Southeast Engine's folk-rock aesthetic emerged from the Ohio underground in 1999. The Wrens discovered SEE in 2006 and led Misra Records to the band later that year. The esteemed A Wheel Within a Wheel was released in 2007 and followed with 2009's From the Forest to the Sea. The latter received an 84 - Universal Acclaim - from rating aggregator Metacritic. While preserving the signature sound that garnered Forest/Sea critical acclaim, Canary marks a dramatic step forward in regards to both songwriting and arrangement. In 2010 the band toured extensively with Deerhoof and is preparing an elaborate 2011 tour schedule as well.
SEE has been playing for over a decade. In 1999, Adam Remnant (lead vocals, guitar) and Leo DeLuca (drums) formed what would later become Southeast Engine. Both attended the same schools in Dayton, OH and grew up in The Gem City during its musical heyday of the 1990s. Both the ethos and music of bands like Guided By Voices, Brainiac, The Breeders, and Swearing at Motorists made long-standing impressions upon the two young musicians.
Shortly after forming SEE, Remnant and DeLuca moved to Athens, OH, where they immersed themselves in the Appalachian old-time & folk music of the area. From there, Southeast Engine's sound - a unique hybrid of Dayton's underground and Athens' longstanding folk traditions, was born. In 2007, younger brother Jesse Remnant joined on bass, bringing with him a new component to the band - familial vocal harmonies. The multi-talented Billy Matheny started playing piano, organ, banjo, and guitar in 2008. This four-piece is Southeast Engine's current and longest standing lineup.
On Canary by Timothy Bracy of The Mendoza Line & Elizabeth Nelson Bracy of NPR:
"It's 1933 and the debt collector's after me"
Southeast Engine's brilliant new album "Canary" tells the stories of a single Appalachian family holding on through the violent deprivations of the Great Depression. While it just as easily could have been recorded six decades ago, it is replete with ghostly resonances to our contemporary lives.
Principal songwriter Adam Remnant, who's spent many years in the Appalachian town of Athens, Ohio puts it this way: "In the early part of the 20th century Southeast Ohio was full of little booming mine towns that revolved around the economy of the mines. In general, Appalachia was being exploited for its natural resources for quite a long time, and by the time of the Depression these systems were no longer sustainable."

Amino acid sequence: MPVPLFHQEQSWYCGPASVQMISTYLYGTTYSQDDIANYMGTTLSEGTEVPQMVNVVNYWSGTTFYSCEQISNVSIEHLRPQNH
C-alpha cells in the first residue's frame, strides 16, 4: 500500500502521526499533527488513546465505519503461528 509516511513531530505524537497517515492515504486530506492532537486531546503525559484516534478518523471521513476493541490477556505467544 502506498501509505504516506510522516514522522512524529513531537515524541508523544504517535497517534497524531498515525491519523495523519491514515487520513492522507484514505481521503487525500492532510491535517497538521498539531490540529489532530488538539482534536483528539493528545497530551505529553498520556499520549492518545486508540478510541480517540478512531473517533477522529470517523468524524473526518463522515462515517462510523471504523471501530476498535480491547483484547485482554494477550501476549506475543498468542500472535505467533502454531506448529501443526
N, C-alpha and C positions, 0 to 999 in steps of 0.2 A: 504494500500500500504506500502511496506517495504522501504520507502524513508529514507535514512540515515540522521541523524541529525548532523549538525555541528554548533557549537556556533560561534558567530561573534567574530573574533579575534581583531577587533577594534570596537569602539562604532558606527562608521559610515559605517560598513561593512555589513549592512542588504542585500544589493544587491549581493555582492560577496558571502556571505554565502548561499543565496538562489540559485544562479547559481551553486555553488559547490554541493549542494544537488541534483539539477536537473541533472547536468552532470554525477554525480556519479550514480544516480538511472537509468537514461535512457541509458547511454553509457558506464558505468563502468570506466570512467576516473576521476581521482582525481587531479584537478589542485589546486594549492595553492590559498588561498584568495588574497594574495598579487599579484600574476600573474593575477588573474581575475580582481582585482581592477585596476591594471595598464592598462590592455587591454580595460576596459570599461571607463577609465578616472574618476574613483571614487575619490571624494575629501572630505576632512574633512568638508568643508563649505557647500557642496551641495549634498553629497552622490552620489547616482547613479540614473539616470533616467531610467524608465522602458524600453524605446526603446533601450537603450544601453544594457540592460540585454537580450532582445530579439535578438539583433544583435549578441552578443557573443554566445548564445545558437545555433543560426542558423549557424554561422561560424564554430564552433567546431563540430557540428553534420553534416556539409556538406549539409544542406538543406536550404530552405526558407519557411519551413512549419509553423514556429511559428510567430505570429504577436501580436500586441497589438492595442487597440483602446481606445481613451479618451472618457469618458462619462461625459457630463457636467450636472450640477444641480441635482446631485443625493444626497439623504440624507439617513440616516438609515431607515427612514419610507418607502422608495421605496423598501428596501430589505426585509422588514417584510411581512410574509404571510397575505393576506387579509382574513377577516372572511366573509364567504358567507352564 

Great records transport us immediately to a different place and time. When we hear "Exile On Main Street," we immediately become denizens of the glorious, desiccated South of France that incubated its genius. To listen to "Canary" is to be a part of the Appalachian experience, both past and present. The remarkable authenticity of writing and execution leaves no doubt as to the source of its profound emotional core. Like The Band, whose retelling of the traumas of the Civil War and Reconstruction eras helped shine a mirror on the violence of the Vietnam era, Southeast Engine has created a record that elucidates our present by referencing our past.
Meet the new boss, same as the old boss.
The detailed narratives and character studies of "Canary" are replete with enormous sadness, humor and acuity. Southeast Engine has transcended the trite conventions of protest music, alluding instead to something deeper, more personal and ultimately more affecting. The injustices experienced by the economically and politically disenfranchised in our society, is a long story, and one seemingly without end. As with later manufacturing hubs like Rochester and Detroit, the end of industry promises slow death for the community itself. In kind, the characters rendered on "Canary" are functionally expendable by the very same society they once embodied and enriched.
Despite it all, "Canary" is a hopeful album - filled with great barrelhouse melodies and brief musical nods to the 1930s era it embodies and describes, a touch reminiscent of Willie Nelson's brilliant "Red Headed Stranger." As anyone who has ever experienced real, insoluble poverty knows, there is no glamour. There is only suffering, striving and the desperate hope that hard work will lead to a better life.
No record in recent memory has better articulated these themes than Southeast Engine's "Canary."
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